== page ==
After plaintiff stopped recycling fiberglass, it transferred some of its recycling equipment to Ferguson Fibers in exchange for Ferguson’s promise to pay installments totaling $300,000. Even though plaintiff promised to give Ferguson a bill of sale only upon payment of the entire $300,000, plaintiff’s arrangement with Ferguson was a conditional sale and not a lease. Ferguson’s lease agreement with the defendant-landlord provided that in the event of default, the landlord would obtain a lien on any property left on the premises. Plaintiff failed to file a financing statement to cover the equipment. When Ferguson defaulted on its lease, the landlord’s seizure of the recycling equipment did not constitute a conversion of plaintiff’s property.
We affirm the trial court’s directed verdict in favor of the landlord.
Ferguson did not have an obligation to return the equipment to plaintiff at the completion of the contract. Rather, the contract between Ferguson and plaintiff contemplated that Ferguson would become the owner of the equipment upon completion of the installment payments. Because the obligation to redeliver or deliver over the property at the termination of the bailment on demand is an essential part of every bailment contract, we reject plaintiff’s argument that its arrangement with Ferguson was a bailment.
Plaintiff attempted to retain title to the equipment by agreeing to deliver a bill of sale only after Ferguson made the final scheduled payment. Also, plaintiff’s inclusion of the equipment on its tax returns evinces its intention to retain title. There were also communications between the two parties memorializing that plaintiff “will continue to be the owner of the equipment” and “after the full payment [Ferguson] will be the owner of the equipment.”
Nevertheless, plaintiff’s attempt to retain title is thwarted for two reasons.
First, Ferguson’s obligation was to pay the purchase price. Ferguson was under no obligation to return the equipment at the expiration of a given term. Indeed, the parties did not contemplate that the agreement would be terminated by any event other than full payment of the purchase price, at which point plaintiff would deliver the bill of sale to Ferguson. Because the transaction here could not be completed except by complete payment, the transaction is a conditional sale instead of a lease. G.S 25-2A-103(1)(j).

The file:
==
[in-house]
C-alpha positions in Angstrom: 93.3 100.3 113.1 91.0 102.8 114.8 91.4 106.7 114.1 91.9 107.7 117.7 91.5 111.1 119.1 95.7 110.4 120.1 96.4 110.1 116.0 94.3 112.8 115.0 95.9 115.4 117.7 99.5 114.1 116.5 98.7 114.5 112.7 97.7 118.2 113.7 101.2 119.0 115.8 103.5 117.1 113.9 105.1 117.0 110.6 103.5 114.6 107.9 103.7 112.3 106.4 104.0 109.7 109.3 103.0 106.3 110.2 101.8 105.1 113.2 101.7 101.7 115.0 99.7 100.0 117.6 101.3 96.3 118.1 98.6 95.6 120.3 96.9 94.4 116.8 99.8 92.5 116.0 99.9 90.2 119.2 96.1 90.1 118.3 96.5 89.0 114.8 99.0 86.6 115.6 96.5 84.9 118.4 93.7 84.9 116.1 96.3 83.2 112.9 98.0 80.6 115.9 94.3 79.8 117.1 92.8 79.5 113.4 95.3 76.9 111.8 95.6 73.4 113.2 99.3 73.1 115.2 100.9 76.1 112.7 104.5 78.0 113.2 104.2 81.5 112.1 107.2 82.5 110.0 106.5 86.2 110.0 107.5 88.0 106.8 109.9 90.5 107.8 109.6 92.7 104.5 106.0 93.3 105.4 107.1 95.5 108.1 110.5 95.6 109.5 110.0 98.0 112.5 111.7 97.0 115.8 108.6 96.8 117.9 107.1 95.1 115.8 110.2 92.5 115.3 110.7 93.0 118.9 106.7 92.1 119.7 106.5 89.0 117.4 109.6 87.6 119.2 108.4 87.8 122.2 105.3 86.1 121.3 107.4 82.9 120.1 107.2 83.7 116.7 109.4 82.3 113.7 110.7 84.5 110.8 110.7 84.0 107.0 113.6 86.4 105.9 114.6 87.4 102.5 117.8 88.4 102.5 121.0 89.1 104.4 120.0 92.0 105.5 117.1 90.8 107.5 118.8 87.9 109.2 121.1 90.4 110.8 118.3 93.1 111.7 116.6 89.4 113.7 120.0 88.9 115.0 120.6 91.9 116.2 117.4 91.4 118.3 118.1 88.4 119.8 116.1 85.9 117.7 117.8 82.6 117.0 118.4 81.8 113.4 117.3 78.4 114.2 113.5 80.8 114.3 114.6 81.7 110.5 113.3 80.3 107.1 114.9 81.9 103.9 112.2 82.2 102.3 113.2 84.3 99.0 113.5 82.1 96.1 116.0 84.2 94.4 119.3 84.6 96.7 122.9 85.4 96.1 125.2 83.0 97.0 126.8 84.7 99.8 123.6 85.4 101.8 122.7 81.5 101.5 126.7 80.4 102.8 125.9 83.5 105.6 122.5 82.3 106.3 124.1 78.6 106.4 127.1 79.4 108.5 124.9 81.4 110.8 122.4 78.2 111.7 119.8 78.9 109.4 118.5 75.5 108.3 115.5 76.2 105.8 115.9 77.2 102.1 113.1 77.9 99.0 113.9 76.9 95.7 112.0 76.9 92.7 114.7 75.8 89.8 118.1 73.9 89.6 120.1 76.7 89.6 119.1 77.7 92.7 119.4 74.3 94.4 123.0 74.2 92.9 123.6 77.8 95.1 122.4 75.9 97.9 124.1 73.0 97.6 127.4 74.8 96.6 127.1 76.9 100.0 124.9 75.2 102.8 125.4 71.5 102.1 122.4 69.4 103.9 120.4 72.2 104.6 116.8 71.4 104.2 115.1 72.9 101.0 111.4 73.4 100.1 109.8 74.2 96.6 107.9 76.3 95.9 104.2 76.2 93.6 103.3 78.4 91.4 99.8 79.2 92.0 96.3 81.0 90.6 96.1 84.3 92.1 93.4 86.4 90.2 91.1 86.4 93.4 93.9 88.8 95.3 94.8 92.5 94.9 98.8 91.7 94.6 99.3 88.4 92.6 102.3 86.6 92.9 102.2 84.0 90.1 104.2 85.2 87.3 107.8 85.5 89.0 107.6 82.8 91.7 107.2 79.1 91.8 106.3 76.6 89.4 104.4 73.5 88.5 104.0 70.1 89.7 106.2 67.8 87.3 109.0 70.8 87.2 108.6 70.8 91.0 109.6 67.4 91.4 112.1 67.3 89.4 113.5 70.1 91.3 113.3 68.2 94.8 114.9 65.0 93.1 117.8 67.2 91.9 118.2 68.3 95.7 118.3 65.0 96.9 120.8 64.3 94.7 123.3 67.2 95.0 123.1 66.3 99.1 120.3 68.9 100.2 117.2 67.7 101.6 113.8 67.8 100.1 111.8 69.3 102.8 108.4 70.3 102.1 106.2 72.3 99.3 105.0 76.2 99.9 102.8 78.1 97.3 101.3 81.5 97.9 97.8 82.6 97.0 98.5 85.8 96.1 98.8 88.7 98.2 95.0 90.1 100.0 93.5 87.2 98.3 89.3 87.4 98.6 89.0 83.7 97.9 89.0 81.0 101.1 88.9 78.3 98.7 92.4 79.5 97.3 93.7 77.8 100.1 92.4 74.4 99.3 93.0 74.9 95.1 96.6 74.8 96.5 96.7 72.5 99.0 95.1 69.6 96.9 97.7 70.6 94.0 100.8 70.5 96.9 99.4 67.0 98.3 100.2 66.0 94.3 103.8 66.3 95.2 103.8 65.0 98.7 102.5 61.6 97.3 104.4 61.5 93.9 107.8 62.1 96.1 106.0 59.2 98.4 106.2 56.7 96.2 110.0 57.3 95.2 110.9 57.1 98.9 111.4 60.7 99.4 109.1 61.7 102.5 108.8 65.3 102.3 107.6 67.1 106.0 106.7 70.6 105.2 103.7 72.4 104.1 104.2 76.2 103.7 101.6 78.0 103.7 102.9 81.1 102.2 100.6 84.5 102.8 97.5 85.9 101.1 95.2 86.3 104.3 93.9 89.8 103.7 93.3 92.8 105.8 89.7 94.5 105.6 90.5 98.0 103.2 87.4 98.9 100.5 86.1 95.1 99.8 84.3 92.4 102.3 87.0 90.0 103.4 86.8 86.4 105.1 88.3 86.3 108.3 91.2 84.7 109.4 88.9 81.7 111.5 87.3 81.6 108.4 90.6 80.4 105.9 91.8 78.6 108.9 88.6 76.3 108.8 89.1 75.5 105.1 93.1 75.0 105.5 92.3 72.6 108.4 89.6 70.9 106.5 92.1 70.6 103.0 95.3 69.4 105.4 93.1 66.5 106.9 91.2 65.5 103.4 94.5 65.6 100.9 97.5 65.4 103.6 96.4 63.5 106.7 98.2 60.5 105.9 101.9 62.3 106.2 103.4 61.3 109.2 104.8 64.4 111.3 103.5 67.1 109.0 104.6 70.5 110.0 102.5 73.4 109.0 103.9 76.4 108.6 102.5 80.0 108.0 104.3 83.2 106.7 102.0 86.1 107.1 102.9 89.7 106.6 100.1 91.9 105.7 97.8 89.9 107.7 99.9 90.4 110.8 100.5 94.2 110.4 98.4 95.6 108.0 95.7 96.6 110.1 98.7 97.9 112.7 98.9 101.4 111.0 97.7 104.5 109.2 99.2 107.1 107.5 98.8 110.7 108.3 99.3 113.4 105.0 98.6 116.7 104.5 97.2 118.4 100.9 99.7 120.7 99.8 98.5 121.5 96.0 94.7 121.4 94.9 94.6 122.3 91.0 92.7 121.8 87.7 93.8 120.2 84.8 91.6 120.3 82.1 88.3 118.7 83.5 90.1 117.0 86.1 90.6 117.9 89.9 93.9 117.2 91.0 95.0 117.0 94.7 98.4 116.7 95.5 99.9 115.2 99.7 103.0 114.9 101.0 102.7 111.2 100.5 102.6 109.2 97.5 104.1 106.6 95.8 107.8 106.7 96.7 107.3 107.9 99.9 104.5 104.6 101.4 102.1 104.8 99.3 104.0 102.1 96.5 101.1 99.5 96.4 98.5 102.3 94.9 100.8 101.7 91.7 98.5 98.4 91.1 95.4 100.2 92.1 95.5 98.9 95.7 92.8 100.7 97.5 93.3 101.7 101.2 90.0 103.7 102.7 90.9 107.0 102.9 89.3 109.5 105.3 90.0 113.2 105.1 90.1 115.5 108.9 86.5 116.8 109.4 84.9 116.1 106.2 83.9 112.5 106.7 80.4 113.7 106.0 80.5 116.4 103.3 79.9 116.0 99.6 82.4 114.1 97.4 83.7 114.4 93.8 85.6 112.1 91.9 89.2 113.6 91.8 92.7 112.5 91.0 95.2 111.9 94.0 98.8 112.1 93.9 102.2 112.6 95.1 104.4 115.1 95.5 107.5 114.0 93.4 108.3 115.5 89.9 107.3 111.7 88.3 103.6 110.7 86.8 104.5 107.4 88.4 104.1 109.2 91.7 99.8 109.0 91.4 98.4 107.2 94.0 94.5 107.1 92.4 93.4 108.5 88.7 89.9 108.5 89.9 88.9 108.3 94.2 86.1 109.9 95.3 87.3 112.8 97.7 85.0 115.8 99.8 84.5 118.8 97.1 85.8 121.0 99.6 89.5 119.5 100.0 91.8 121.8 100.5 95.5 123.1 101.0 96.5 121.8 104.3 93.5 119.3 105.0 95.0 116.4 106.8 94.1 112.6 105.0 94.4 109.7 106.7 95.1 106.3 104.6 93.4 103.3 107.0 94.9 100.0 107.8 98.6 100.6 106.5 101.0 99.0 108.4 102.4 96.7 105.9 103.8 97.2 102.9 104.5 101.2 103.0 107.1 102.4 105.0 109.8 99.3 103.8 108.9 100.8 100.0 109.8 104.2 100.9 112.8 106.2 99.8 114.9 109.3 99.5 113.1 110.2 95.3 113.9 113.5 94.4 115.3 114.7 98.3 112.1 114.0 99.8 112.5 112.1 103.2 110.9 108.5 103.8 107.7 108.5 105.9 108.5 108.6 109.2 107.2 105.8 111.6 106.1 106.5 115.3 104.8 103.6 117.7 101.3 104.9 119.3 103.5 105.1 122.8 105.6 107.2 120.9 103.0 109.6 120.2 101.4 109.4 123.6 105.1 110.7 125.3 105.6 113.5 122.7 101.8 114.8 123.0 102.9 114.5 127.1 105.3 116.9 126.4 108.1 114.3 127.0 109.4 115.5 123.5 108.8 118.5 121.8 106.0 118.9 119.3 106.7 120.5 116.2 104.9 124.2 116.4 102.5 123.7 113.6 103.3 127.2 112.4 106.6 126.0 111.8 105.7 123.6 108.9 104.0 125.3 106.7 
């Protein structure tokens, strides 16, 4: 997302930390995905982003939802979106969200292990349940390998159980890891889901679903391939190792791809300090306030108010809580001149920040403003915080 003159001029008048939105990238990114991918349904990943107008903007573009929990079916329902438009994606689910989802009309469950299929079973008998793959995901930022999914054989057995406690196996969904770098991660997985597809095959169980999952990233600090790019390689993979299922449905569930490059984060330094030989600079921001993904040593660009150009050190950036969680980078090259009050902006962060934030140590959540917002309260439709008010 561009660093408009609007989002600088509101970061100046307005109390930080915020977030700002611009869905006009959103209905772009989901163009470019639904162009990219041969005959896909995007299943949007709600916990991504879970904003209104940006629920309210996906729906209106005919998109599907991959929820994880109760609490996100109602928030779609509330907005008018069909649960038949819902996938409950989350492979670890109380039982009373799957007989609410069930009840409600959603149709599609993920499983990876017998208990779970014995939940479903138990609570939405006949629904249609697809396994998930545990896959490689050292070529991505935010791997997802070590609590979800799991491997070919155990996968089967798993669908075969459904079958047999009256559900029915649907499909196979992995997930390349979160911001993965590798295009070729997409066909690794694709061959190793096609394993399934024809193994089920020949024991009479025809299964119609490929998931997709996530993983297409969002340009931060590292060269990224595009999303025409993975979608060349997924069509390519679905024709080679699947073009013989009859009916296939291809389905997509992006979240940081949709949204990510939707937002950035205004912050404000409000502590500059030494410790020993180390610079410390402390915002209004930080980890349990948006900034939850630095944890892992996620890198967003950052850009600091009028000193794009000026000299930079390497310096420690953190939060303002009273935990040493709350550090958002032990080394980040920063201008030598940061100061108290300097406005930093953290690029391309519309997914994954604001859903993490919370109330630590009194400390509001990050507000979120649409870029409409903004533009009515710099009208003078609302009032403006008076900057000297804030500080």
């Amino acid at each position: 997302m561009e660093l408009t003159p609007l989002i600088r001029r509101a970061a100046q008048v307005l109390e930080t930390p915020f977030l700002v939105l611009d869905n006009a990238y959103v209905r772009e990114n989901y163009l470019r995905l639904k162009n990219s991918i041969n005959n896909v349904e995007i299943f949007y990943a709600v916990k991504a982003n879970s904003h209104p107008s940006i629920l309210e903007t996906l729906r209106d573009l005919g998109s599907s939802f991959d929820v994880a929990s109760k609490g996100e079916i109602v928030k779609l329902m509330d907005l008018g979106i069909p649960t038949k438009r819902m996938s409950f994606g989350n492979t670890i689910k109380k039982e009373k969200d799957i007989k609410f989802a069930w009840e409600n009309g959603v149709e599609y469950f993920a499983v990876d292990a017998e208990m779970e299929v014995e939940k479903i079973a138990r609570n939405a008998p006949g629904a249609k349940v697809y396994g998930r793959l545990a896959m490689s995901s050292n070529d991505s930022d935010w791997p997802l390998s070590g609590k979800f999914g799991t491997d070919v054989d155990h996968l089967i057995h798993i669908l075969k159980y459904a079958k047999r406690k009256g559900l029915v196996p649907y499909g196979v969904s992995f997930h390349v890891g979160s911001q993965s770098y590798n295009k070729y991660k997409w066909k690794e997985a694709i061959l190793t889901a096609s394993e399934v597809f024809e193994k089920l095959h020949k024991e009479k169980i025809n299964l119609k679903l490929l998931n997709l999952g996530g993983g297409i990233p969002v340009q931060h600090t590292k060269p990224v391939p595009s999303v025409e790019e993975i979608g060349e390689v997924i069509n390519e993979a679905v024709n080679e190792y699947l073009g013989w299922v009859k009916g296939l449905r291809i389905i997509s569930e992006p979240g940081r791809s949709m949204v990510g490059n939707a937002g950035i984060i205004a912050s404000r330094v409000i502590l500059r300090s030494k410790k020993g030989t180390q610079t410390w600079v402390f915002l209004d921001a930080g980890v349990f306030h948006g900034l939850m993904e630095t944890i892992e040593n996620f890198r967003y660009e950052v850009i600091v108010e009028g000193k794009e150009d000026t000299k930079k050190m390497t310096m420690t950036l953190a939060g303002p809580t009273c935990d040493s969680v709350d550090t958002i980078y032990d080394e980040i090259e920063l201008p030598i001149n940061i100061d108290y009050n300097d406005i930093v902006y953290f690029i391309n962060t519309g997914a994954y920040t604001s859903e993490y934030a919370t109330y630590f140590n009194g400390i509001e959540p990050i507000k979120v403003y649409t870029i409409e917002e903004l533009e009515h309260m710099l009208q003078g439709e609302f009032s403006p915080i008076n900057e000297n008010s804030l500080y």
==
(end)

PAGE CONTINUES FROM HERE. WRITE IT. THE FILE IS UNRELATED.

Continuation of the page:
Second, the purchase price of the equipment indicates that the transaction was a sale instead of a lease. Ferguson was obligated to pay $300,000 for the equipment, which is its estimated market value. No additional amount of payment was required to “purchase” the equipment.
Instead, plaintiff agreed to deliver a bill of sale as soon as Ferguson completed the final payment. Thus, the Uniform Commercial Code and our case law instruct that this transaction was a conditional sale in which plaintiff’s retention of title was limited in effect to a security interest in the equipment. G.S. § 25-1- 203(b)(3).
KCK Resources, Inc. v. Schwarz Properties, L.L.C. (Lawyers Weekly No. 012-121-23, 10 pp.) (Chris Dillon, J.) Appealed from Davidson County Superior Court (Vance Bradford Long, J.) Calvin Cunningham for plaintiff; Richard Coughlin, Kip David Nelson and Craig Turner for defendant. North Carolina Court of Appeals (unpublished)